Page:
A thematic media history exhibition on the medium of the projected image with slide series and light installations of pioneering works from the early 1970s to the present.
The exhibition “Projection” is devoted to one of the most fascinating themes of art since the 1960s. It uses paradigmatic works to develop a historical passageway up to the present.
On the one hand the concept of projection means “throwing an image” onto a wall, but on the other also the conception of a thought and a metaphor for imagination. Along with the “idea projectionis” – projection as metaphor – the exhibition seeks to develop the significance of its surrounding architecture as an installative element of its performance practice.
With works by Paul Chan (USA, *1973), Imi Knoebel (D, *1940), Peter Fischli (CH, *1952)/ David Weiss (CH, *1946 ), Ryan Gander (GB, *1976), Liam Gillick (GB, *1964), Dan Graham (USA, *1942 ), Cornelia Parker (GB, *1956), Beat Streuli (CH, *1957), Valie Export (A, *1940).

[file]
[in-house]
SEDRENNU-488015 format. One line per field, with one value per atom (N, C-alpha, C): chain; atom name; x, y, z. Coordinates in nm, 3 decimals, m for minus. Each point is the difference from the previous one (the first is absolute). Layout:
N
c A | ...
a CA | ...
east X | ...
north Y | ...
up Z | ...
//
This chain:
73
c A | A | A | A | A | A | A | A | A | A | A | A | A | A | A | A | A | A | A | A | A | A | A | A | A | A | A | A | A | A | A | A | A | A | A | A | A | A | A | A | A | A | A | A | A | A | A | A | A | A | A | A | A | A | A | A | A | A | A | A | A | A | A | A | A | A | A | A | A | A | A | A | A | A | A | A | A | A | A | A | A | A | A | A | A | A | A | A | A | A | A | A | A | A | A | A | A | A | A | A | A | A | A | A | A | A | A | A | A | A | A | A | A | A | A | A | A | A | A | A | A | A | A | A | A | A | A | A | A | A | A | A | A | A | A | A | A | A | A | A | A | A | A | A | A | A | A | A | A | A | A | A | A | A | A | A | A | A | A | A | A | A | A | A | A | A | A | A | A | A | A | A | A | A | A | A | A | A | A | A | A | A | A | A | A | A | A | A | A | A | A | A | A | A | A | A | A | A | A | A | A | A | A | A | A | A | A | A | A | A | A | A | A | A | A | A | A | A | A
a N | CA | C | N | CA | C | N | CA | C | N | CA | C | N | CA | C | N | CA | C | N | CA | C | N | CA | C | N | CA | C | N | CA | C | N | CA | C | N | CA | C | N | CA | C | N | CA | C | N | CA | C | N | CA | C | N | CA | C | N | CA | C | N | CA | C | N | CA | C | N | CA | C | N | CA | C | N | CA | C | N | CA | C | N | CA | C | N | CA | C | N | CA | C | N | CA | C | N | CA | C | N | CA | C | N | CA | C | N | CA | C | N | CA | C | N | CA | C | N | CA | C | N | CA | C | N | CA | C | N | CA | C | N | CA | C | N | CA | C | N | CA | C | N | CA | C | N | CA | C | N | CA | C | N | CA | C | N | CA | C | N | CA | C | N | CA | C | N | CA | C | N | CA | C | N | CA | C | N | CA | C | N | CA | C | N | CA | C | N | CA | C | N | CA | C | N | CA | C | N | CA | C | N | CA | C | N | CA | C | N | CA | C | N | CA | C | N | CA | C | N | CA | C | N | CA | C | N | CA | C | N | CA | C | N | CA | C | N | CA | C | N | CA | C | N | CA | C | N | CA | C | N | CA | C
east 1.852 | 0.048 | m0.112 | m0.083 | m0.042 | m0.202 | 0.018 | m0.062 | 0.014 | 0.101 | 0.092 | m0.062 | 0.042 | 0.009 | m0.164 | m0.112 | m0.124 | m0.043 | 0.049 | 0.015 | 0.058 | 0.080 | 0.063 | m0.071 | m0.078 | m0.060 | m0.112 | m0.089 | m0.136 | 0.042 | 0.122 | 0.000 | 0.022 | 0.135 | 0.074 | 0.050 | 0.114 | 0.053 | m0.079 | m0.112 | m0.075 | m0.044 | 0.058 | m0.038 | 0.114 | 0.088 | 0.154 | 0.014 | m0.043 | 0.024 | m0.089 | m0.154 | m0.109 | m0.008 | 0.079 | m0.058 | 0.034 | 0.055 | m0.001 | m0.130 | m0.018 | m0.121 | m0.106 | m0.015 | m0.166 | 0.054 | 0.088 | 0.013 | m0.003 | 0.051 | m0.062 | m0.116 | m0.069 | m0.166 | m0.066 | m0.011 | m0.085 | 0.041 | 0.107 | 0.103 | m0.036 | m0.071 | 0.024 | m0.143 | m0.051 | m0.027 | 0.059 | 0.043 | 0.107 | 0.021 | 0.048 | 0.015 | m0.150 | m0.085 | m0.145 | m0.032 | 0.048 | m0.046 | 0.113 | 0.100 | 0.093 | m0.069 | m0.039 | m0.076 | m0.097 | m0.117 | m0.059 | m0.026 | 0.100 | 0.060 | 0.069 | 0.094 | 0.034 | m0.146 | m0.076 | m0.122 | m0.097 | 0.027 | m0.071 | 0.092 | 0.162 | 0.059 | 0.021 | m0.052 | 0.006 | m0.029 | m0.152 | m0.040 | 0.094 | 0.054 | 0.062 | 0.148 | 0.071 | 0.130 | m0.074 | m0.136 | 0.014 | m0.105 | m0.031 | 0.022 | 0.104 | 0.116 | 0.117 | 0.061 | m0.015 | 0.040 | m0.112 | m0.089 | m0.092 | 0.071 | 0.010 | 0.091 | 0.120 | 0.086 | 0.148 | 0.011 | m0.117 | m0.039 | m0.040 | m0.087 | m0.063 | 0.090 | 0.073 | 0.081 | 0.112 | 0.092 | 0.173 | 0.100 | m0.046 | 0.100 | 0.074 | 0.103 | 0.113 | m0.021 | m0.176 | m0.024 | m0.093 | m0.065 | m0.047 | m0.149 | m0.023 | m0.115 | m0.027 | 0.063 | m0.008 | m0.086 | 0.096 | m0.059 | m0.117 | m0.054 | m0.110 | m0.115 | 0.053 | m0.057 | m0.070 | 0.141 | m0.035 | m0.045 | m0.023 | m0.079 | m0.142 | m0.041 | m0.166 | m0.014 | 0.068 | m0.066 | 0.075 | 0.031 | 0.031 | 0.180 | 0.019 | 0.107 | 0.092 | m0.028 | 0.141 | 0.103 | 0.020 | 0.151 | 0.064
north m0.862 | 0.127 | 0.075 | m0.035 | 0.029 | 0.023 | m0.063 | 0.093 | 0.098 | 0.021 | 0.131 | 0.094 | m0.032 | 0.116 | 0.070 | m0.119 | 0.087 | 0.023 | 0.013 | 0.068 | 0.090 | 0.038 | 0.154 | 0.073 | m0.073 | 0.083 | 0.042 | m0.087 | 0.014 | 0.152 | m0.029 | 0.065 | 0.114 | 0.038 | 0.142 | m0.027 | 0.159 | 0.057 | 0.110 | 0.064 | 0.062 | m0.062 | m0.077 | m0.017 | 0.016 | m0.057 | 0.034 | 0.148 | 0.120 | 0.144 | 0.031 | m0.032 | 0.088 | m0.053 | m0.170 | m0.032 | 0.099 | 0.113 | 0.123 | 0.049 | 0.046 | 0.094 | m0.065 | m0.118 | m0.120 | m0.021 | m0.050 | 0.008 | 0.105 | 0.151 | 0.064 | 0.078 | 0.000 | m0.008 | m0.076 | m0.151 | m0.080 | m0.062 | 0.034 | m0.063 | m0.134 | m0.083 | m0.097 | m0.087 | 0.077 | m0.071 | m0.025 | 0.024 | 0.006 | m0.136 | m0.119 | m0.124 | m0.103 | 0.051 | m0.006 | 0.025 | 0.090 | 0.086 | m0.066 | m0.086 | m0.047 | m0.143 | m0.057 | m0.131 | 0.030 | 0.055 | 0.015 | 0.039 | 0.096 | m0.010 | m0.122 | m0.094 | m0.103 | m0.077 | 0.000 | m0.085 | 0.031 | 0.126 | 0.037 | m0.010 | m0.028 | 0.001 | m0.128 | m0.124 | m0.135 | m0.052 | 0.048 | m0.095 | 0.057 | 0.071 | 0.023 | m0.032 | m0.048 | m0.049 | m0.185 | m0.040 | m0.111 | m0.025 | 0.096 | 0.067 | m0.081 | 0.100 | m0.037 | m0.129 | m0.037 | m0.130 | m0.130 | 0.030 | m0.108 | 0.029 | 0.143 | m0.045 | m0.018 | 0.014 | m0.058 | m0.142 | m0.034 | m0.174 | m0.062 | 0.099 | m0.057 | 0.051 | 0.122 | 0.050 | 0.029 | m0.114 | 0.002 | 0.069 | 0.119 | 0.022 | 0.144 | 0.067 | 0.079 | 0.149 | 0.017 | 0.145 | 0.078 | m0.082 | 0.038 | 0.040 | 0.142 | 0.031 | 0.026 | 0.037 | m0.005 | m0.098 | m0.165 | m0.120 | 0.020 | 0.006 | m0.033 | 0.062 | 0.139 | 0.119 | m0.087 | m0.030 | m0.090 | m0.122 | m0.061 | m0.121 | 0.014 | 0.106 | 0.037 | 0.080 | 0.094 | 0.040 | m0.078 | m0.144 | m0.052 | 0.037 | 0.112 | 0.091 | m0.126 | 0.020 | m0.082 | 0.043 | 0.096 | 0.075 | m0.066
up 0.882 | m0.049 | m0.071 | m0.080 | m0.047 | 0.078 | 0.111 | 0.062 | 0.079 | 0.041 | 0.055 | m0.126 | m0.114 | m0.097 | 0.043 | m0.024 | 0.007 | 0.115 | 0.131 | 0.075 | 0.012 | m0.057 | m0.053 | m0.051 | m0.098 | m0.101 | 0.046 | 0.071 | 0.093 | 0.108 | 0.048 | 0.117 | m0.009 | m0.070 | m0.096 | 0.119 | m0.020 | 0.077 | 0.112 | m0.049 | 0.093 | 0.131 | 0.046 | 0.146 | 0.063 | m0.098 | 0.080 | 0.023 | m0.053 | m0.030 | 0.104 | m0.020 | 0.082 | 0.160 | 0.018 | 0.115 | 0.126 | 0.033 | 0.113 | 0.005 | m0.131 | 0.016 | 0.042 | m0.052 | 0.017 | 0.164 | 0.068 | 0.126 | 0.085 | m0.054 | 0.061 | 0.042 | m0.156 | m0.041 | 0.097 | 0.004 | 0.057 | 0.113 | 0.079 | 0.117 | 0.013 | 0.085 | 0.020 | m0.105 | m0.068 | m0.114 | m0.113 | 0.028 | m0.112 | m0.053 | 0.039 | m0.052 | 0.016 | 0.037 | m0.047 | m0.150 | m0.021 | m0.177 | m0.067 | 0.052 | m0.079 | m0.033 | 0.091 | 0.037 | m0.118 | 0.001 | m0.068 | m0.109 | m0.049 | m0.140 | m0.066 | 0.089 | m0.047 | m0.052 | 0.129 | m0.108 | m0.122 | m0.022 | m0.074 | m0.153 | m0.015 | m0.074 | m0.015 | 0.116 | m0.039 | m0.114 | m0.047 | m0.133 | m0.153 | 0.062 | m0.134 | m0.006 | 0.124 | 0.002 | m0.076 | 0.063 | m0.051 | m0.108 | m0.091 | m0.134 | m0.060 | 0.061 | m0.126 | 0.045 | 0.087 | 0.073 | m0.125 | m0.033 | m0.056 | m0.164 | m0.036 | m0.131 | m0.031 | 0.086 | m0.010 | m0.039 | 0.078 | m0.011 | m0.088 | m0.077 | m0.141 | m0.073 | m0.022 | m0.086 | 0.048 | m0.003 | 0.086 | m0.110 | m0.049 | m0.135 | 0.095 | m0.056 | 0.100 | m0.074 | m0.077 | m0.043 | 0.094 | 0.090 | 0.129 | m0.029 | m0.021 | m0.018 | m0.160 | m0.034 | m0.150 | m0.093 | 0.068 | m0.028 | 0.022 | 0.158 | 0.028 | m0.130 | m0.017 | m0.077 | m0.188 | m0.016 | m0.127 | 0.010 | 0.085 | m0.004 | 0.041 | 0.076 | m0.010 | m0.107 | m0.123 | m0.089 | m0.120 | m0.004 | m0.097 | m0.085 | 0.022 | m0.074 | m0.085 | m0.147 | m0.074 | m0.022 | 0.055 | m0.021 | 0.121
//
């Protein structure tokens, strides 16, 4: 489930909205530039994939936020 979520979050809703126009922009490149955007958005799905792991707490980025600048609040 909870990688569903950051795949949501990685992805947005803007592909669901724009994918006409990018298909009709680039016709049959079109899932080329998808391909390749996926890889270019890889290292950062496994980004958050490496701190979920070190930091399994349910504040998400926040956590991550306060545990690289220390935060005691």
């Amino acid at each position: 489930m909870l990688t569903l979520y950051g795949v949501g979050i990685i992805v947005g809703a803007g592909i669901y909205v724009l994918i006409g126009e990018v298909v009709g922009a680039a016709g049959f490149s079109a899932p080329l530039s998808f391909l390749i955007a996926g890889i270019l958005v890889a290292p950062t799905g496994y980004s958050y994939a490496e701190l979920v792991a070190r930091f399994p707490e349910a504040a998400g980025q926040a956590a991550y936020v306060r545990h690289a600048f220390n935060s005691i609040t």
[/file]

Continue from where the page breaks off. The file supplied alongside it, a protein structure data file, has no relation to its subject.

An exhibition from the Art Museum Lucerne, curated by Susanne Neubauer.
A catalogue will be published for the exhibition.
Image, Projections and reality
Projection: An exhibition of light images. It shows not only the classical projection of images, the light medium, but also deals with mental images in diverse variations.
Ten international artists from several generations show different ways of dealing with an originally functional medium – the slide – and its current successor in data projection.
The selection of twelve significant works from forty years conveys historical developments and represents the broad spectrum of possibilities that have opened up for art in this field.
Several historical works, such as those by Dan Graham or Imi Knoebel, have previously been rarely shown and can thus be regarded as discoveries. These and older works by Fischli/Weiss have proved to be key works in the further development of the artists’ oeuvre.
Valie Export’s exploration of the relationship between reality and apparatus is already regarded as a “classic”. The fascinating tour ends chronologically with Paul Chan’s digital animation 1st light, in which everyday objects are distorted by being depicted as silhouettes,
thus arching all the way back to Plato’s famous allegory of the cave.